SpaceX’s third Starlink satellite delivery mission in five days departed Florida’s Space Coast just after sunrise Wednesday, adding 53 more mass-produced communications spacecraft to the company’s broadband internet network.
A Falcon 9 rocket climbed off its firing stand at the Kennedy Space Center at 6:59:40 a.m. EDT (1059:40 GMT) to kick off SpaceX’s 21st mission of the year, and the 14th launch of 2022 dedicated to deploying the Starlink network.
The launch originated from pad 39A at Kennedy, the historic site once used for liftoffs of NASA’s Apollo moon program, and now leased by SpaceX for crew and satellite deployment missions.
Nine Merlin 1D engines ignited to send the 229-foot-tall (70-meter) Falcon 9 rocket skyward, crossing through a golden sky a half-hour after sunrise on the Space Coast. Heading northeast, the kerosene-fueled engines throttled up to produce 1.7 million pounds of thrust for the first two-and-a-half minutes of the flight.
Then the booster stage detached to begin a descent toward SpaceX’s drone ship “A Shortfall of Gravitas” in the Atlantic Ocean. Titanium grid fins extended to give the cigar-shaped booster a bit of aerodynamic lift, helping steer the rocket toward its landing point east of Charleston, South Carolina.
A braking burn slowed the 15-story booster stage for a vertical landing. The reusable rocket stage, completing its fifth flight, covered the 400 miles between the launch and landing sites in about eight-and-a-half minutes.
— Spaceflight Now (@SpaceflightNow) May 18, 2022
The drone ship will return the booster back to Cape Canaveral for refurbishment. Meanwhile, the upper stage of the Falcon 9 rocket continued into orbit, achieving a speed of nearly 5 miles per second (8 kilometers per second).
Two burns by the second stage’s Merlin engine placed the 53 Starlink satellites into a near-circular orbit almost 200 miles (about 310 kilometers) above Earth. The orbital inclination was 53.2 degrees to the equator.
Retention devices released to allow the flat-packed Starlink satellites to fly free of the upper stage about an hour after liftoff, when the Falcon 9 was soaring south of Australia.
The upper stage was expected to perform an additional engine firing, allowing the spent rocket to deorbit itself for a destructive re-entry, ensuring it doesn’t become a piece of space junk.
The Starlink satellites, each more than a quarter ton in mass, were programmed to unfurl solar panels to generate power, then complete automated health checks before using on-board ion thrusters to maneuver to their operational altitude of 335 miles (540 kilometers). The orbit-raising will take weeks to months.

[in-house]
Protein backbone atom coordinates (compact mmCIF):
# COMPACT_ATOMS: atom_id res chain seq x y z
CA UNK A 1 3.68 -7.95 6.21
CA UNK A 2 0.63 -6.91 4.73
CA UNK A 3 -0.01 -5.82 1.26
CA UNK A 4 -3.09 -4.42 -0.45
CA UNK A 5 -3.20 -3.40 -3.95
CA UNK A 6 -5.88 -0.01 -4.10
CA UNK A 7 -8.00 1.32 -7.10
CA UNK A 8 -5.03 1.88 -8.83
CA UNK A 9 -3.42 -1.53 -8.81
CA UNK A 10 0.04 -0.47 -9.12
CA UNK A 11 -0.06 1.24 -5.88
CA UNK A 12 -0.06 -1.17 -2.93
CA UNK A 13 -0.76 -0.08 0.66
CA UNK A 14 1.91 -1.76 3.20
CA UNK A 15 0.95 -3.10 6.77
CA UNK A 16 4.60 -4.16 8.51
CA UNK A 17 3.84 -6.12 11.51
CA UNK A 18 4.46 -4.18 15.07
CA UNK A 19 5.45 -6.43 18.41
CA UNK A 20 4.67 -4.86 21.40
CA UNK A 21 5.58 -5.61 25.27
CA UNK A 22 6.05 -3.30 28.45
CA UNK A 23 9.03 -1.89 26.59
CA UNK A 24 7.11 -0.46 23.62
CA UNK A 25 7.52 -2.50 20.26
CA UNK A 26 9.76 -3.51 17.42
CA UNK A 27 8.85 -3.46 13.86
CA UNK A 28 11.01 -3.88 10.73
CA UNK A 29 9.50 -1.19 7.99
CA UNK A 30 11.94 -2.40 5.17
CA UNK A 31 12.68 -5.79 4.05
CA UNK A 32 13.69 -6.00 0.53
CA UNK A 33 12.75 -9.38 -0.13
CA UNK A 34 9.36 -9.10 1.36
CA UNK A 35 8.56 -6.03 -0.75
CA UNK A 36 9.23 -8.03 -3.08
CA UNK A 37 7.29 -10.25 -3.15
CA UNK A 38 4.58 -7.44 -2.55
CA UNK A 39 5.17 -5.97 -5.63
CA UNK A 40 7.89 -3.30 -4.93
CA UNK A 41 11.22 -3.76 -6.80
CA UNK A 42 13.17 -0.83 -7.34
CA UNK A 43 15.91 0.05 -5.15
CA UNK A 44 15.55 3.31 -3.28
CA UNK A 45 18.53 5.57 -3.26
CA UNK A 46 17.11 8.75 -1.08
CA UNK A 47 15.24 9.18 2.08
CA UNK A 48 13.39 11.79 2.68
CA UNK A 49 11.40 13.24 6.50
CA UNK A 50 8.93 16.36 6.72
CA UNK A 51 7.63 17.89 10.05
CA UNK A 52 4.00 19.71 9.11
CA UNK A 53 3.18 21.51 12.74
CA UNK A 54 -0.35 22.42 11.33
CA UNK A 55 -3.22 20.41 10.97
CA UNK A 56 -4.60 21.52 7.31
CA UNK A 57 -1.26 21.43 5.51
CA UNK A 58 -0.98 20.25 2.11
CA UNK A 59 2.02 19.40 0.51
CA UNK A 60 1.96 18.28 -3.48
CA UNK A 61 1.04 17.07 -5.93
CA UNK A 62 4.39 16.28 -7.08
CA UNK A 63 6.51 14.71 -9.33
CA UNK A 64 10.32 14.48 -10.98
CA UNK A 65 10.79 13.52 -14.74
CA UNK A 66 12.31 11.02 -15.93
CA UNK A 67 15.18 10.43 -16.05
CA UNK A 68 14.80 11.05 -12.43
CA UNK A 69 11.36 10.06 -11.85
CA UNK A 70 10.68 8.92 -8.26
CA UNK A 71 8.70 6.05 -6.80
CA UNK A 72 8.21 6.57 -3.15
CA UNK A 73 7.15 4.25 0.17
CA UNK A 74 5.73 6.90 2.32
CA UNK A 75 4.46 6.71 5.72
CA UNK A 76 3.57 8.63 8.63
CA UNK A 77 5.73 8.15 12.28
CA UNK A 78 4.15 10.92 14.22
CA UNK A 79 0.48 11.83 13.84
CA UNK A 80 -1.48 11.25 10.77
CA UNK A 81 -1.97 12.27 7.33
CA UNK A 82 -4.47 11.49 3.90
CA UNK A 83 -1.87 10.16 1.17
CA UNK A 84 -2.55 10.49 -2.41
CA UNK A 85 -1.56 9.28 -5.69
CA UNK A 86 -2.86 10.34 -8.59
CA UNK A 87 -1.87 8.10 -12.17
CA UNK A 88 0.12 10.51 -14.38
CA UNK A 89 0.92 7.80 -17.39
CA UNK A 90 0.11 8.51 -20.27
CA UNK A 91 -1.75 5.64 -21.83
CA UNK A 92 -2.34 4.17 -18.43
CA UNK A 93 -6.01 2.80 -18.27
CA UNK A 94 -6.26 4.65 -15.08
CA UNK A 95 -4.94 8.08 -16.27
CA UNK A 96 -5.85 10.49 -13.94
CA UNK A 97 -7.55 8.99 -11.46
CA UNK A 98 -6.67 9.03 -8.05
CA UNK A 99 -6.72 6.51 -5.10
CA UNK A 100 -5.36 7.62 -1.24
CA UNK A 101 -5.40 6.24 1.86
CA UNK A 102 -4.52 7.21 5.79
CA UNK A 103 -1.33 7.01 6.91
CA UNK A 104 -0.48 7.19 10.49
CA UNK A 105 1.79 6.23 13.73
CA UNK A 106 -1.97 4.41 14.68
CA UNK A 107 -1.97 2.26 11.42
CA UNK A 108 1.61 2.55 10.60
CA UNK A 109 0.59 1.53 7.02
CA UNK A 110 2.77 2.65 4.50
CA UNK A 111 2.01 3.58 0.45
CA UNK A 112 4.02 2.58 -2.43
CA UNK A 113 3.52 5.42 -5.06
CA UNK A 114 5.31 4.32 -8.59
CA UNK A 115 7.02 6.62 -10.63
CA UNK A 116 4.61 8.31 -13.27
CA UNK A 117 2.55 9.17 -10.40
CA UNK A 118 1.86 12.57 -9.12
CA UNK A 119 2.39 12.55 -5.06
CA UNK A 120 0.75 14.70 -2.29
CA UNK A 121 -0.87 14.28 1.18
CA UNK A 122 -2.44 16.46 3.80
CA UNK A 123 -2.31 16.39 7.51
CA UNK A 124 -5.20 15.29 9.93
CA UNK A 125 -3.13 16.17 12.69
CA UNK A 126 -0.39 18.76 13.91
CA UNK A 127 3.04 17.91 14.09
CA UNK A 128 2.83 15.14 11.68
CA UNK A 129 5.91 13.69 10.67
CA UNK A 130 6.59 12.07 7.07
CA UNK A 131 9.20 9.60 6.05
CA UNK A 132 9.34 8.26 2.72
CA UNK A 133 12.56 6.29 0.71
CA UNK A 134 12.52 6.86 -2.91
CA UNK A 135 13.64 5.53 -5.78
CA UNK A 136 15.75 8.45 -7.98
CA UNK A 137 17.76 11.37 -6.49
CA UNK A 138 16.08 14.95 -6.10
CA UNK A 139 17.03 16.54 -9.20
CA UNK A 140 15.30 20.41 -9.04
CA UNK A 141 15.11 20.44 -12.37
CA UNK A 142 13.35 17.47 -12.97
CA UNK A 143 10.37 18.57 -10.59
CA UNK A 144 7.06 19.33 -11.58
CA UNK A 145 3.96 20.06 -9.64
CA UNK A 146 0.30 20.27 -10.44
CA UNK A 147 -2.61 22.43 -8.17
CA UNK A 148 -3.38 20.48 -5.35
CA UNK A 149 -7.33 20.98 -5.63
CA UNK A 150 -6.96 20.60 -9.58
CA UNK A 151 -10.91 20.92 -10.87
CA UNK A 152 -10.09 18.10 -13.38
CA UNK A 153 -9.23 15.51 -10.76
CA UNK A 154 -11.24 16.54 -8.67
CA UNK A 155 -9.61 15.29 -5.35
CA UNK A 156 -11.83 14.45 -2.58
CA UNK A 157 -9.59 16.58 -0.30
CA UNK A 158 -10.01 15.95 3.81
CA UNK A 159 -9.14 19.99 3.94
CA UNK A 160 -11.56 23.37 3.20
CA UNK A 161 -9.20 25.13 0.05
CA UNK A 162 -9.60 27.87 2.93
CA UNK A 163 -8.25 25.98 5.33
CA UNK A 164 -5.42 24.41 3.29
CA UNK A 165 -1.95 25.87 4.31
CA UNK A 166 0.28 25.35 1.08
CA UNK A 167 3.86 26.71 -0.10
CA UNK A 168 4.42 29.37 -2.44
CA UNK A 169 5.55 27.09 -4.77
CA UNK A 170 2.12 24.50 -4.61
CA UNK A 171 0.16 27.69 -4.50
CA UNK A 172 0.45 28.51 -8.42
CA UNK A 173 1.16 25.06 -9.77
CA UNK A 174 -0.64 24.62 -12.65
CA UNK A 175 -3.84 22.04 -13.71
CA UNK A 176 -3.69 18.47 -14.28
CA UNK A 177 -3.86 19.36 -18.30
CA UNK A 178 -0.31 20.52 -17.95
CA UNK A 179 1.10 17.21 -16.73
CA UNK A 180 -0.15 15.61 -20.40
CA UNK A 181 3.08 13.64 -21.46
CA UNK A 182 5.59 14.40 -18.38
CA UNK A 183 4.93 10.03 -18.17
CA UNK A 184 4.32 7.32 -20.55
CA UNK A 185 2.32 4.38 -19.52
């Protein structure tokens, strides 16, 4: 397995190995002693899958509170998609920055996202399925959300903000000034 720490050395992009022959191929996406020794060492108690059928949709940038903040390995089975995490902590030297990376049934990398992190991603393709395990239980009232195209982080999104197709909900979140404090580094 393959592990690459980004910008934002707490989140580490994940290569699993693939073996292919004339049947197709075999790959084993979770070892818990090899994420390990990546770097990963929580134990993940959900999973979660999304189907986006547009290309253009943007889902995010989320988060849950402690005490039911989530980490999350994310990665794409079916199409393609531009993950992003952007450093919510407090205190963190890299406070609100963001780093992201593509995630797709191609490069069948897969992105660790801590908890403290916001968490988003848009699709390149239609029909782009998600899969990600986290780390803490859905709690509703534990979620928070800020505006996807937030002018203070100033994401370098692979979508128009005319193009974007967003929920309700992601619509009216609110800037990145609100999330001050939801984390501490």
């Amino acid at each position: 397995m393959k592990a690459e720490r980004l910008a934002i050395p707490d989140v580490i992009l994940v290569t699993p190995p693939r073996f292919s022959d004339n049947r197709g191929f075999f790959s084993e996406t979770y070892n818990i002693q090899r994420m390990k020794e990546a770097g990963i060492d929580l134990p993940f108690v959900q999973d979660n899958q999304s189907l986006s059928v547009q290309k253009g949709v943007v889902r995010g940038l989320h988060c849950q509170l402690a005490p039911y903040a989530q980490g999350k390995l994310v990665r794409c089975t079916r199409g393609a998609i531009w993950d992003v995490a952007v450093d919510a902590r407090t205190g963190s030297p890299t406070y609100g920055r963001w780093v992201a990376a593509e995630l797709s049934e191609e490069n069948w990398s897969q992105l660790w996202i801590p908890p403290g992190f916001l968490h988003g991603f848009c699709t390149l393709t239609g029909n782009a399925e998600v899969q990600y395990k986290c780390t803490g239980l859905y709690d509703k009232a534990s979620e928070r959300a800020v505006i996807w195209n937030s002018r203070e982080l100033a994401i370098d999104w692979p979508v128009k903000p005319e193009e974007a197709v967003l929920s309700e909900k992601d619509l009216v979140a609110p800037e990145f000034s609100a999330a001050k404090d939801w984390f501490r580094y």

After Wednesday’s mission, designated Starlink 4-18, SpaceX has launched 2,653 Starlink satellites to date, including spacecraft that were decommissioned or suffered failures. More than 2,300 of those satellites are in orbit and functioning as of this week, according to a list maintained by Jonathan McDowell, an astrophysicist who closely tracks spaceflight activity.
The launch Wednesday morning marked the third Falcon 9 flight in five days, departing from all three of SpaceX’s active launch pads in California and Florida. Each of the three missions deployed 53 Starlink satellites.
A Falcon 9 rocket took off Friday from Vandenberg Space Force Base in California, then SpaceX launched another Falcon 9 Saturday from pad 40 Cape Canaveral Space Force Station. Wednesday’s mission lifted off from the Kennedy Space Center, a few miles north of pad 40.
The launch was the 47th SpaceX mission primarily dedicated to hauling Starlink satellites into orbit. SpaceX’s blistering pace of launches will continue next week with the next small satellite rideshare flight, known as Transporter 5, slated to lift off on a Falcon 9 rocket.
The Falcon 9’s first stage booster landed on the drone ship “A Shortfall of Gravitas” about 400 miles northeast of Cape Canaveral. This completes this booster’s fifth trip to space.
— Spaceflight Now (@SpaceflightNow) May 18, 2022
Dozens of smallsats from external government and commercial customers will launch on the Transporter 5 mission. The launch from pad 40 is scheduled for next Wednesday, May 25, at approximately 2:30 p.m. EDT (1830 GMT). The Falcon 9 booster will return to Landing Zone 1 at Cape Canaveral for an onshore recovery.
SpaceX is slated to begin its June launch campaign with a Dragon cargo mission to the International Space Station, set for liftoff from the Kennedy Space Center on June 7. Additional SpaceX flights in June will launch the Nilesat 301 geostationary communications satellite for the Egyptian operator Nilesat, the German military’s SARah 1 radar observation spacecraft, the SES 22 television broadcasting payload, and more Starlink internet satellites.
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